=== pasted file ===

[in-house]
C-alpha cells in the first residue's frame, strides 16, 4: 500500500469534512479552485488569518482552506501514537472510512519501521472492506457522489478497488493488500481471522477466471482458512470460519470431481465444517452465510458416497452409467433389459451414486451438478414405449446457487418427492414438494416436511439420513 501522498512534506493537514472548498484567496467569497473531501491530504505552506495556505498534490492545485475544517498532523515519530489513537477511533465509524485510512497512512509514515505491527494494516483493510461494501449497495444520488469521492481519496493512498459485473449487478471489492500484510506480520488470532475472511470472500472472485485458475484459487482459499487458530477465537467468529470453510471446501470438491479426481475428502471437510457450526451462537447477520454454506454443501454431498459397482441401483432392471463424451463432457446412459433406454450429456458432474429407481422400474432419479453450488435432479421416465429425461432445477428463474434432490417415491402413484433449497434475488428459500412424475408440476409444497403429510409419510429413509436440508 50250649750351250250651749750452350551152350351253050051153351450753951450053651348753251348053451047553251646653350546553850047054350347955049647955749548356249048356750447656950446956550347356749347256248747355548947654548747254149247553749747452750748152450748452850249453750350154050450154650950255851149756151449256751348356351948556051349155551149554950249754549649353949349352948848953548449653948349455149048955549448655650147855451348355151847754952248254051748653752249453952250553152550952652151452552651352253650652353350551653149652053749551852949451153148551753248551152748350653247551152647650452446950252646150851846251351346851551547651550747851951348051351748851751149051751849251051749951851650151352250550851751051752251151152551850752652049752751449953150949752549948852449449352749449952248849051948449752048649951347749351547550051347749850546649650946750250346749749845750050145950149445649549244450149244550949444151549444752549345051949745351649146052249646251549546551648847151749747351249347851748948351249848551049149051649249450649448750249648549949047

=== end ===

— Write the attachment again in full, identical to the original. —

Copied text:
[in-house]
C-alpha cells in the first residue's frame, strides 16, 4: 500500500469534512479552485488569518482552506501514537472510512519501521472492506457522489478497488493488500481471522477466471482458512470460519470431481465444517452465510458416497452409467433389459451414486451438478414405449446457487418427492414438494416436511439420513 501522498512534506493537514472548498484567496467569497473531501491530504505552506495556505498534490492545485475544517498532523515519530489513537477511533465509524485510512497512512509514515505491527494494516483493510461494501449497495444520488469521492481519496493512498459485473449487478471489492500484510506480520488470532475472511470472500472472485485458475484459487482459499487458530477465537467468529470453510471446501470438491479426481475428502471437510457450526451462537447477520454454506454443501454431498459397482441401483432392471463424451463432457446412459433406454450429456458432474429407481422400474432419479453450488435432479421416465429425461432445477428463474434432490417415491402413484433449497434475488428459500412424475408440476409444497403429510409419510429413509436440508 50250649750351250250651749750452350551152350351253050051153351450753951450053651348753251348053451047553251646653350546553850047054350347955049647955749548356249048356750447656950446956550347356749347256248747355548947654548747254149247553749747452750748152450748452850249453750350154050450154650950255851149756151449256751348356351948556051349155551149554950249754549649353949349352948848953548449653948349455149048955549448655650147855451348355151847754952248254051748653752249453952250553152550952652151452552651352253650652353350551653149652053749551852949451153148551753248551152748350653247551152647650452446950252646150851846251351346851551547651550747851951348051351748851751149051751849251051749951851650151352250550851751051752251151152551850752652049752751449953150949752549948852449449352749449952248849051948449752048649951347749351547550051347749850546649650946750250346749749845750050145950149445649549244450149244550949444151549444752549345051949745351649146052249646251549546551648847151749747351249347851748948351249848551049149051649249450649448750249648549949047